“Yeah, you’ll get [the promotion]. Yeah you’re pretty sure to get it… Uncle Tom.”
This moment is the first in a series of conversations Turner has with his self and demarcates the central concern of the film: his role in the United States military as an African American, including what is expected of him in terms of his future opportunities and also in terms of the way he is allowed to interact with the local population in France.
The script’s focus on Turner’s integration into white French society alongside his psychic acknowledgement that such integration is impossible continues throughout the film. As he explores the city, he runs into other black communities, but while he waves to black people in mutual acknowledgement, he does not join them in conversation. The emphasis on these moments remind the viewer that this is not a simple question of confidence for Turner, but a racially enforced relation between a white society with a history of colonization and a visitor from a country that understands its relation to race quite differently. When Turner returns to his hotel after asking Miriam to go to the beach with him, his split psyche emerges again. He tells himself in the mirror, “I’m sure she’ll come,” to which his other self replies, “Don’t count your chickens before they’ve hatched, baby. She ain’t coming.” Earnestly he tells his other self to the mirror, “I hope she comes.” These scenes where Turner’s psyche splits and he speaks to himself in this manner are literal manifestations of van Peebles’s argument that “the white man has colonized [African American] minds.”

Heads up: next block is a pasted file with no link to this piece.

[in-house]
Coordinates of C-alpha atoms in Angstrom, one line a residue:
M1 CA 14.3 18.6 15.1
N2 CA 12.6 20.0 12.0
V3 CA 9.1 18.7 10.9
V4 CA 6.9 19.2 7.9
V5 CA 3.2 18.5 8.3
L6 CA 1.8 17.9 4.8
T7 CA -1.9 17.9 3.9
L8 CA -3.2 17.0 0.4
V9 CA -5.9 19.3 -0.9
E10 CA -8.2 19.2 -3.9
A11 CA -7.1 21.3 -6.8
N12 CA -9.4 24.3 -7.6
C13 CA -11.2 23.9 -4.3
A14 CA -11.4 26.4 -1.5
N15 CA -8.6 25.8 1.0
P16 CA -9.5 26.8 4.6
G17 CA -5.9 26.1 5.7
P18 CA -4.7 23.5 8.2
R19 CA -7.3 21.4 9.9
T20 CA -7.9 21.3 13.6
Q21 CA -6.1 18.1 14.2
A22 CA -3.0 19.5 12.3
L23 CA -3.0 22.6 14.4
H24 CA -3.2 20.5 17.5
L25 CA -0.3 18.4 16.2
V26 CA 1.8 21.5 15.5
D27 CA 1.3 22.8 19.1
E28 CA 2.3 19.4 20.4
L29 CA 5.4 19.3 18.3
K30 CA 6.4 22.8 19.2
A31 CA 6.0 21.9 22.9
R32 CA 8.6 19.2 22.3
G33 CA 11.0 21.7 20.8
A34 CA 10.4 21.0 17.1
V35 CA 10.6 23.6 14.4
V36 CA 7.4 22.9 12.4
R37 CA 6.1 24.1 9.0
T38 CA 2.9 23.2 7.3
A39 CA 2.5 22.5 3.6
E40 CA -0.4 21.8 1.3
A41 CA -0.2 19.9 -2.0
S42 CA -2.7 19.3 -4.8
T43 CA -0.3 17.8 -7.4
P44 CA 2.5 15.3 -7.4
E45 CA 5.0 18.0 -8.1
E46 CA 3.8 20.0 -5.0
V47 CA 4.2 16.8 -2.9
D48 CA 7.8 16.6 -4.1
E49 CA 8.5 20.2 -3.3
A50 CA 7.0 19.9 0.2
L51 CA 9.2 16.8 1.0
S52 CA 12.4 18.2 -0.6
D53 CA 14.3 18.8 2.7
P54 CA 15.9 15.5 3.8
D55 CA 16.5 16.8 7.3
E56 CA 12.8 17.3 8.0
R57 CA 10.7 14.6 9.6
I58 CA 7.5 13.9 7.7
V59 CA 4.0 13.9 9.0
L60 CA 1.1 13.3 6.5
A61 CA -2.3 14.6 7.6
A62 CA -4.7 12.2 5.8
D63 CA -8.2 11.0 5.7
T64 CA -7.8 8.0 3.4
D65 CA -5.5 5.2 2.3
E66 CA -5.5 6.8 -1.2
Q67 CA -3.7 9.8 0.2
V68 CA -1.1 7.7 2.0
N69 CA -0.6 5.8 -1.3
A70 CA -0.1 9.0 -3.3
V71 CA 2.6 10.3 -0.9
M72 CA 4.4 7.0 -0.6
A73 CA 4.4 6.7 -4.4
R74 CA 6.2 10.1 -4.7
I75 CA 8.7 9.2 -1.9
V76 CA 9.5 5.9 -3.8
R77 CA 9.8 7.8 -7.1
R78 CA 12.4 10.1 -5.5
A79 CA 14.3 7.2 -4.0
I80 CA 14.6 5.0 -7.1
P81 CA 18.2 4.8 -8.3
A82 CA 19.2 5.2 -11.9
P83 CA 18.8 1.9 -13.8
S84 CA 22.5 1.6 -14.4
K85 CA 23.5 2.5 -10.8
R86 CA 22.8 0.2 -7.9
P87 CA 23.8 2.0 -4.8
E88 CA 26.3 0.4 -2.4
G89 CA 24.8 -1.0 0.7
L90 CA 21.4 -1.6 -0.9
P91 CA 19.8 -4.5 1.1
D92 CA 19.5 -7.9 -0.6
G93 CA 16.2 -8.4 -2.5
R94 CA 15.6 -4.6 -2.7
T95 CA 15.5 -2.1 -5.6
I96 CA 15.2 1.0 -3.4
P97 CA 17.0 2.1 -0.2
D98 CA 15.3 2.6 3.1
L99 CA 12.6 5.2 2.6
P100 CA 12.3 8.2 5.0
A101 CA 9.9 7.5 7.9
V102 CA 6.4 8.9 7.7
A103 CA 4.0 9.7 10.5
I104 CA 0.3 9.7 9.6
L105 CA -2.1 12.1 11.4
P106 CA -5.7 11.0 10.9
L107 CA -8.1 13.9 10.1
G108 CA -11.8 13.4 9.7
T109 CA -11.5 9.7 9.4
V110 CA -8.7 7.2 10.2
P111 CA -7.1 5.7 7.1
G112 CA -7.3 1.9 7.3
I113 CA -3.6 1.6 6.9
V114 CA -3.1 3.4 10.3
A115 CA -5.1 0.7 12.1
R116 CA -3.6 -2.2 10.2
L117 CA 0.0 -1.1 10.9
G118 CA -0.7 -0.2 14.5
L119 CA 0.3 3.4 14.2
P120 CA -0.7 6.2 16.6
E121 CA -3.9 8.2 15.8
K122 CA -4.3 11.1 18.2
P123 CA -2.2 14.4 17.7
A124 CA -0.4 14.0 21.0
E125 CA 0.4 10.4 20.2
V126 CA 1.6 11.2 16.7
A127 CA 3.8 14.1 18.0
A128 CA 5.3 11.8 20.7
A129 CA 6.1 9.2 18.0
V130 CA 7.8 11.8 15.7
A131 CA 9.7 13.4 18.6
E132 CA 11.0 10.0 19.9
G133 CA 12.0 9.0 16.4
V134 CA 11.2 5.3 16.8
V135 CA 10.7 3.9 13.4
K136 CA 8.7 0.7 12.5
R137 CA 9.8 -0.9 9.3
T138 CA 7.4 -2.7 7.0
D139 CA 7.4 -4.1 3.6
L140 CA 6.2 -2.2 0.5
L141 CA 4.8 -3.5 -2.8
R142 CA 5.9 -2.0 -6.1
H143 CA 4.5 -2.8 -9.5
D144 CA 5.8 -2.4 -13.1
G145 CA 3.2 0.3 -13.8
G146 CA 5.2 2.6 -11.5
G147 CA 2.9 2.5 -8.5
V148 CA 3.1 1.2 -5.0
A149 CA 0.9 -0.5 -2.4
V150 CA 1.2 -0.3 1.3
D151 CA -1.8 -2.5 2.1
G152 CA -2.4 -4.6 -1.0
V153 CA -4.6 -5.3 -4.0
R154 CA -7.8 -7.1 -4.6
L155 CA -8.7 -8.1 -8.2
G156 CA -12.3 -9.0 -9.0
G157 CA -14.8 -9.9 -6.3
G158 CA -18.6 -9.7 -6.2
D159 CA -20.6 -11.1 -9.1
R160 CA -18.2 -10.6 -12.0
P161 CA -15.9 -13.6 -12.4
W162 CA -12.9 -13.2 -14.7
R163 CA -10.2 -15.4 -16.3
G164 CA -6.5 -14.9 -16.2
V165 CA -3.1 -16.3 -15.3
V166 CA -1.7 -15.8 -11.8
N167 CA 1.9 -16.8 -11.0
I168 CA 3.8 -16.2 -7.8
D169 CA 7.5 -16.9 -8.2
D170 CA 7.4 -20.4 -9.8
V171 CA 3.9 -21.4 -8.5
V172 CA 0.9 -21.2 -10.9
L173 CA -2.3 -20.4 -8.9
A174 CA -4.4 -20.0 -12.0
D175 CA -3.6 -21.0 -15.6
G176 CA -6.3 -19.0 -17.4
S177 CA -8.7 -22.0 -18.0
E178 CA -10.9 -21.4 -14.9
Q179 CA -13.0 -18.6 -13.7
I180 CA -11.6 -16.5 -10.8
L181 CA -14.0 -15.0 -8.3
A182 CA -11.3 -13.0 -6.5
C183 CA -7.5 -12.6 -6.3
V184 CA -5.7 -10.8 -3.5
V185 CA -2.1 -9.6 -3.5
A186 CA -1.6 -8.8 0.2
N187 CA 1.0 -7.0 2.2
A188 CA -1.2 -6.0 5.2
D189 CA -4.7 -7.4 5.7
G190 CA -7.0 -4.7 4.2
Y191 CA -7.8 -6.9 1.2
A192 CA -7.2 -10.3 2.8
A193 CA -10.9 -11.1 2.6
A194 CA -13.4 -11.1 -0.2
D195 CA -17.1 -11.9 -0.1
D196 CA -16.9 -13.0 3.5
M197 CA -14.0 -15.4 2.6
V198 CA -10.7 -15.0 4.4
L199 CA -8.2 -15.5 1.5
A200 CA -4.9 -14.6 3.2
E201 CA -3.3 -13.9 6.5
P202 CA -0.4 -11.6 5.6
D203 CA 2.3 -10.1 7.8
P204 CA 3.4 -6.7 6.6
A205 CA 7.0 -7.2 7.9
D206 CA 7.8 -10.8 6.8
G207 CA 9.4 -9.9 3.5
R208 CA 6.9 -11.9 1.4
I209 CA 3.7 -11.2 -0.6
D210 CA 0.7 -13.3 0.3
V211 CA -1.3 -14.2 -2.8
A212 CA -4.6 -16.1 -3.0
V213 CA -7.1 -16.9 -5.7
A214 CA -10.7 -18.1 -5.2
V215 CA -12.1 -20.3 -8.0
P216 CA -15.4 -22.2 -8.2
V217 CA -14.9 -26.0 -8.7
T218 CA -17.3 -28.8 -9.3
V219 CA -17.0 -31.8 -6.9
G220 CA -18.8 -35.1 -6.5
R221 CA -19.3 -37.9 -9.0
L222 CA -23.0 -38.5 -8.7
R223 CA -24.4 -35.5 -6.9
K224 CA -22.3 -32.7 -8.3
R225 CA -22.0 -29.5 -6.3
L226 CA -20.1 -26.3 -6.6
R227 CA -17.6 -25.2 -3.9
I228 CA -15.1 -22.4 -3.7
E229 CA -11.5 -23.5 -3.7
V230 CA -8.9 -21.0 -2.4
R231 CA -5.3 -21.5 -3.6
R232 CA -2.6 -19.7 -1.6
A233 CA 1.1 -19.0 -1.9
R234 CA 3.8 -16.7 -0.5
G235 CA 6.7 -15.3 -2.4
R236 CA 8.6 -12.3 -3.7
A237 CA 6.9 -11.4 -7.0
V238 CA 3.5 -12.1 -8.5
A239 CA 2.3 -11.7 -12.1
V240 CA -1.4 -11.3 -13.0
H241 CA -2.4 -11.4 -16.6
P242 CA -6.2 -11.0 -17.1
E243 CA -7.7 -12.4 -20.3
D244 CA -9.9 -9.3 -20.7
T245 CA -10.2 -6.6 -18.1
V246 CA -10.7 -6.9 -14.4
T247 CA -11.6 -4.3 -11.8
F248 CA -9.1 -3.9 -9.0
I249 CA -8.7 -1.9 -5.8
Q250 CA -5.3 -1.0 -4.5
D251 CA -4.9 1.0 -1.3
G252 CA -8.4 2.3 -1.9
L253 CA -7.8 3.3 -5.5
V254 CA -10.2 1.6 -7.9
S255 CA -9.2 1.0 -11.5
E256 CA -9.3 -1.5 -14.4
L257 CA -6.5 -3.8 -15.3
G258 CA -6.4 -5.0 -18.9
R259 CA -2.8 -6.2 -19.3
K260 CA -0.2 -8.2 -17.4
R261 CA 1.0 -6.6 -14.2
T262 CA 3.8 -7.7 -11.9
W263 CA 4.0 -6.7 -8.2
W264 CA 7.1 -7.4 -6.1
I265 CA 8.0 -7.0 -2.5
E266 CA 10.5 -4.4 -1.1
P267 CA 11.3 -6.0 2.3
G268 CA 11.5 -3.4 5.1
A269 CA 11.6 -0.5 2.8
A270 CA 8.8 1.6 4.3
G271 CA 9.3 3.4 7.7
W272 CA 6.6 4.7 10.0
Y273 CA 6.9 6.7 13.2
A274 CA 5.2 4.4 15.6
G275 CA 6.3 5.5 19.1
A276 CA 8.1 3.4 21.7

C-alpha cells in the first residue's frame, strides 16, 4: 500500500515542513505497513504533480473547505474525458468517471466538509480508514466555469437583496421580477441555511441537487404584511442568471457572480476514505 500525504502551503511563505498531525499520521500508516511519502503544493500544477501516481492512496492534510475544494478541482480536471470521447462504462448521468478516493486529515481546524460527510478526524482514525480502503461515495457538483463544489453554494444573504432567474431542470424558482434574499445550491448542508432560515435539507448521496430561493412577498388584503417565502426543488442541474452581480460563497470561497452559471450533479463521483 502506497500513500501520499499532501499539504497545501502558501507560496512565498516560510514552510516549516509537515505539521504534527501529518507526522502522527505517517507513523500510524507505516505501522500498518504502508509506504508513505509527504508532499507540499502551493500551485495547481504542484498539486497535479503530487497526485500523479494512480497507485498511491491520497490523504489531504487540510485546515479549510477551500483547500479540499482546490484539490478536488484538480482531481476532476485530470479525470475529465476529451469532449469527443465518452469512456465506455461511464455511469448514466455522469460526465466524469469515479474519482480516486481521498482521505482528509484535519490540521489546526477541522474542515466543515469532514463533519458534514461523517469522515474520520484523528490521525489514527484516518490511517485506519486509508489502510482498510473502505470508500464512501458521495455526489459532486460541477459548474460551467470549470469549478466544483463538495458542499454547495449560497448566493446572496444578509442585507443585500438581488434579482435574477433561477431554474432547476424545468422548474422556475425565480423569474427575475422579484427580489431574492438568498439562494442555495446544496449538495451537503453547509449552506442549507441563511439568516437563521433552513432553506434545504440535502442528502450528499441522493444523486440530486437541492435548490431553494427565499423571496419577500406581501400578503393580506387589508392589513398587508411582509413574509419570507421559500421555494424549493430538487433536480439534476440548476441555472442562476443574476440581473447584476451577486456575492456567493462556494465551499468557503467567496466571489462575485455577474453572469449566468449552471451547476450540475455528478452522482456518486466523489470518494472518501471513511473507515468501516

Frantz Fanon made an argument about such a fragmenting of subjectivity earlier in Black Skin, White Masks (1952), based on his experience travelling from Martinique, a French colony, to France to study medicine. Turner’s move from the United States to France, however, is almost the opposite of Fanon’s transition from Martinique to France. While both find a metaphysical split as they interact with white populations, in Story of a Three Day Pass, Turner does not find this split in France, but brings it from the United States with him – and at times he seemingly finds this fissure mitigated in his interaction with French locals. Fanon describes this psychic split:
“the Negro has been given two frames of reference within which he has had to place himself. His metaphysics, or, less pretentiously, his customs and the sources on which they were based, were wiped out because they were in conflict with a civilization that he did not know and that imposed itself on him.”
In Turner’s case, the civilization he finds himself in conflict with is white American civilization at large, and more specifically United States military command. While his psyche often comes across as antagonistic, intervening when Turner behaves too optimistically, a later conversation with Miriam illustrates that he acknowledges his racialized role as, following black radical politics, a colonial soldier in the U.S. Empire. When Miriam says, “I like your captain. He must be nice to give you a three-day pass and a promotion,” Turner replies, “No no no, he thinks I’m a good negro.” “Good negro, what is it?” she asks. He explains: “To my captain? That’s a negro you can trust. Trust to be cheerful, obedient, and frightened.” This kind of reflection, then, is also brought to the fore on the soundtrack through the audio collaboration between Mickey Baker and van Peebles.